Building a website is a time-consuming, involved task, but when it’s done right, your new website will be the launching point for an established web presence for you and your business or organization. In the first two posts of this series, we covered website planning and organization. Now it’s time to get down to the nitty gritty of website building:  CONTENT.

After organization, content is easily the most important feature of your website. For the sake of brevity, we’re mainly going to focus on text content in this blog post. Elements like photos, videos, and other graphic elements will be discussed in a separate post. To see how content comes into play in a website build, let’s refer back to my client’s website tree:

While a website tree serves as the framework of the website, the written content  fills that framework in, providing the details and information website visitors are looking for.

Discovering Content
Our website example for this series belongs to a father/son team who run a manufacturing business. Because I’m not a manufacturing expert, I will rely heavily on my clients who are experts in this field during this stage of the process. I will sit down with them, copy of the website tree in hand, and we will go through it step by step, website page by website page. I ask myself, and them, a whole lot of questions in my quest for information:

  • What written information do you want on this page?
  • What do you want the website visitors to understand after reading this page?
  • Do you have any information about your industry I could read up on as I write content?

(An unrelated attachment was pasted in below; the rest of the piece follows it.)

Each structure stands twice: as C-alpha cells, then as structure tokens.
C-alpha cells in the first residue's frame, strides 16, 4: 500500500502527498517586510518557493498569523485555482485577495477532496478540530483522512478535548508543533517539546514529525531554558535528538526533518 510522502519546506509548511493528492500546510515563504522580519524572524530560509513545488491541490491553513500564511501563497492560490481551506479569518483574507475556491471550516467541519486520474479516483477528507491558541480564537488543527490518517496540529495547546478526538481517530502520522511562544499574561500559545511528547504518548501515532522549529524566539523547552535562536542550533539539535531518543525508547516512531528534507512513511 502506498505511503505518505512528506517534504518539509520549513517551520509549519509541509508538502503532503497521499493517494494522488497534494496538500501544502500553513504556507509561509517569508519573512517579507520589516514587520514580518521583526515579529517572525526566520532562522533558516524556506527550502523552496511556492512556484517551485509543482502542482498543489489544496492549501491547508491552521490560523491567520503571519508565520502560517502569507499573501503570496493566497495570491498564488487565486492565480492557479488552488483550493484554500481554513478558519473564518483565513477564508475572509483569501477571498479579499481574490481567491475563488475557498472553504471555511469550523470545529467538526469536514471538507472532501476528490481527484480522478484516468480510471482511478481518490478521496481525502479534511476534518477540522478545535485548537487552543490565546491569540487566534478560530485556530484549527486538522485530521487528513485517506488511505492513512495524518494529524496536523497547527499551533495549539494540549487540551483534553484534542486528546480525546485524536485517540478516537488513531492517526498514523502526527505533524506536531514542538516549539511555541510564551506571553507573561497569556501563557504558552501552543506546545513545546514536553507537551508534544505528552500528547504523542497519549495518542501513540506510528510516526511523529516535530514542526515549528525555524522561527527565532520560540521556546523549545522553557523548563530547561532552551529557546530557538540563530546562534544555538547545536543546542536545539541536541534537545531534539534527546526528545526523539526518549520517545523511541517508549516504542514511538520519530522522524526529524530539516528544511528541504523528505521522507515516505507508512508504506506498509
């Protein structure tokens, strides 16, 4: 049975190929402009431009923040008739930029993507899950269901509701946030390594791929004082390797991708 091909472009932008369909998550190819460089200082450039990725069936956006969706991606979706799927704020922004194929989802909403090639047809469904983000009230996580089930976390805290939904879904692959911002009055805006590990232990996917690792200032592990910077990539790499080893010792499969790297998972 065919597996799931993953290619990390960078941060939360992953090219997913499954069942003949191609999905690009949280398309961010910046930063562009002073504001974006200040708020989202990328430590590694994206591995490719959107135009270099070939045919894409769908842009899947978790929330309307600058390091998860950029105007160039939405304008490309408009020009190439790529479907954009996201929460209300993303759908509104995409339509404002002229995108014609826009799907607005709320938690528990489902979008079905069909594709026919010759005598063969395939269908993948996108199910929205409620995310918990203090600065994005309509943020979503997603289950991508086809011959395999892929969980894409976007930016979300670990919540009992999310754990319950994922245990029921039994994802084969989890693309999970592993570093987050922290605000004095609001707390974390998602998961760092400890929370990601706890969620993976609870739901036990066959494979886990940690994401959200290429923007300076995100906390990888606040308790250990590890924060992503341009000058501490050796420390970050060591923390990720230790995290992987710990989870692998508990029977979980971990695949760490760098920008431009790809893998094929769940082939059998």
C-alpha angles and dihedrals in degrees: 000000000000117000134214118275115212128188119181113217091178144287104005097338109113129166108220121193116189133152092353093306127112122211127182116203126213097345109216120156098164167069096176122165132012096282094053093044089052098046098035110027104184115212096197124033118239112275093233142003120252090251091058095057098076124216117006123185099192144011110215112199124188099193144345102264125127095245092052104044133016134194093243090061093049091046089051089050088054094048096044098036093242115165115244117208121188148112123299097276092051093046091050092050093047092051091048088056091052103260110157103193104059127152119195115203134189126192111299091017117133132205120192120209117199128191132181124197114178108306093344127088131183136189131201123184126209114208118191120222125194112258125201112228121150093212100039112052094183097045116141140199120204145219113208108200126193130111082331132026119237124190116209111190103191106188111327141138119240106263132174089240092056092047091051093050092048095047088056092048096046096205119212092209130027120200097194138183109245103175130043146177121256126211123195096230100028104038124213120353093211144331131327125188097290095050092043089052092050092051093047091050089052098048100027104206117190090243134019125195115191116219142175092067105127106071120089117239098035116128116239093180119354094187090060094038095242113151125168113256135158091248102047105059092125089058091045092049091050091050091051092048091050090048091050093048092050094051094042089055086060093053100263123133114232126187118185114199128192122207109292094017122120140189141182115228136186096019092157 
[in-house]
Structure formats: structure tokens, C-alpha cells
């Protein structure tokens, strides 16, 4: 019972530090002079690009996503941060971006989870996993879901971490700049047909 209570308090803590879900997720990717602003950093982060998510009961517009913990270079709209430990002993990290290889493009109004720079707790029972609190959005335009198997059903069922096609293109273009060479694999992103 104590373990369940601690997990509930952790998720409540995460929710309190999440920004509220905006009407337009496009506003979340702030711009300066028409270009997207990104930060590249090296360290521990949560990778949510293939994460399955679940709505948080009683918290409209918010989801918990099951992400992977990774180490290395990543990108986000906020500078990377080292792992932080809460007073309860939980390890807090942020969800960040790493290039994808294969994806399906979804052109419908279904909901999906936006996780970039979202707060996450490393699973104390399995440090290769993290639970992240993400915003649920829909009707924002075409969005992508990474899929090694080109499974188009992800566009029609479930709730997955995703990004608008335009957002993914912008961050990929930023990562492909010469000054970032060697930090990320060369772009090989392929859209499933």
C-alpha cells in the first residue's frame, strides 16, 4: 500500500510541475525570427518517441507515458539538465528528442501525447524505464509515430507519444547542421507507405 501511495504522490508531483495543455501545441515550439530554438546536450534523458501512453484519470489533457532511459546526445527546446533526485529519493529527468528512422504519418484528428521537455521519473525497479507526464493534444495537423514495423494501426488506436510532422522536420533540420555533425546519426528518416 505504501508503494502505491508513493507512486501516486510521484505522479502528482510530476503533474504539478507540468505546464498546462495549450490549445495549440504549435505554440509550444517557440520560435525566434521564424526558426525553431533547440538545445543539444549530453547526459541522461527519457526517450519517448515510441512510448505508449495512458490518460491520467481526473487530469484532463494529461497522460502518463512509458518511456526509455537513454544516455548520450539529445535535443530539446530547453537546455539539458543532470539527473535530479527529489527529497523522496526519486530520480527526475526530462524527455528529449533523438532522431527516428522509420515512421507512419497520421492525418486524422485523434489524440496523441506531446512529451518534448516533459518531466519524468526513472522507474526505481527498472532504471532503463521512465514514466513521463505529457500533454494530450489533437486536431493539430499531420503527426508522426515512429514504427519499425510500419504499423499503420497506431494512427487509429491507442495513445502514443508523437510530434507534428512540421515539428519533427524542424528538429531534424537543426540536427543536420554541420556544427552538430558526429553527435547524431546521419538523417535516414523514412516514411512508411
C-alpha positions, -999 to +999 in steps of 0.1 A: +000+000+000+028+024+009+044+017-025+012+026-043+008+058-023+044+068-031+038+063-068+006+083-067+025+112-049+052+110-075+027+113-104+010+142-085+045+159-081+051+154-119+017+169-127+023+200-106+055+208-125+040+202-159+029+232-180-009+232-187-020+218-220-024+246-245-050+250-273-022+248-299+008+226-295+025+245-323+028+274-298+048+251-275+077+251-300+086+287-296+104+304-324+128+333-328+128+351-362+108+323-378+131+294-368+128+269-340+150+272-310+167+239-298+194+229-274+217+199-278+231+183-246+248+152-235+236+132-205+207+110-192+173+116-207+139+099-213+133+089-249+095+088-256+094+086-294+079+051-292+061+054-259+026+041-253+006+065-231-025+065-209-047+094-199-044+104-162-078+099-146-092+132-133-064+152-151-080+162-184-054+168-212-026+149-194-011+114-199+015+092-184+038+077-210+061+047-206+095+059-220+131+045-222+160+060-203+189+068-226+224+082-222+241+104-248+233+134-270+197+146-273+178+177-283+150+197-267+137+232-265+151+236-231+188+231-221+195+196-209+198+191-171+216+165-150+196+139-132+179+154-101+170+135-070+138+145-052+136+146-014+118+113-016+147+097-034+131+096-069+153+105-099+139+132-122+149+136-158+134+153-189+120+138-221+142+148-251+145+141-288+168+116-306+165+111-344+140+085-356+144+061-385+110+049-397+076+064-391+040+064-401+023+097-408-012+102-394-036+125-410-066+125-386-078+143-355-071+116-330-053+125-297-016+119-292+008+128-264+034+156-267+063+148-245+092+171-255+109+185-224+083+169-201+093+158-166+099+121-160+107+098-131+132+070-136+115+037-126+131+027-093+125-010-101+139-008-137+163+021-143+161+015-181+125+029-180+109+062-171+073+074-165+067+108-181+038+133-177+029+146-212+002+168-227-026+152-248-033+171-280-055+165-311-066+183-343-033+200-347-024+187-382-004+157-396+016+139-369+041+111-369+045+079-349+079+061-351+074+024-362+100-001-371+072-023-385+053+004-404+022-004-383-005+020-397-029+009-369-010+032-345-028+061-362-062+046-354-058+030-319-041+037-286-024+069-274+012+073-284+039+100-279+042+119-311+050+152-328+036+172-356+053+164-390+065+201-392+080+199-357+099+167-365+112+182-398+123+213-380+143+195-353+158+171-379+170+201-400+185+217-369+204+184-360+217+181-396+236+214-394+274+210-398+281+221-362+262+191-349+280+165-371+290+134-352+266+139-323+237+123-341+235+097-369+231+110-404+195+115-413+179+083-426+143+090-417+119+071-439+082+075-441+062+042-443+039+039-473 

• Are there Word documents or PDF files you’d like links to for this page?

The discovery phase of content is basically one massive information dump from one brain or source to another, and it is vital for me as the designer to stay in close connection with the client during this step of the process.

Writing Content
Once I’ve finished discovering all the content, it’s time to write. Again, this will be a back and forth process of reading and proofing between my client and myself. Going page by page, I take the information they’ve given and I begin placing it in where it belongs. I pay special attention to not only what the message I’m writing says, but also how the message is given:

  • How can we best state things so this page is clear and easy to follow?
  • Am I wording this well?

I’m also constantly keeping the target audience in mind as I write. This content is targeted at them, so I ask myself:

  • What kind of language will appeal to this audience? (Technical, mechanical, personable, humorous, etc.)
  • Am I writing in a way the target audience feels comfortable with and can relate to?

Editing Content
Once the content itself has been written and approved by the client, it’s time to do one last edit. Nothing screams “unprofessional” like spelling, punctuation, or grammatical errors. This is when I often call in extra eyes to proof read, as I find that it’s easier for a new reader to spot an error than it is for me.

At this point in the process, it’s a temptation to call it a day. My brain is tired. My eyes are tired. But I have a few fun memes I keep around as reminders that the editing step is vitally important.

Amazing! Okay, just one more:

I can’t stop. That’s so entertaining!

Providing your website visitors with quality content is a winner every time. Although it’s a time-consuming task, creating good, clear content can make the different between a website visitor cruising on by your website or clicking through for more.

Have a great week! I’ll be back next week with a sneak peek into my design process.

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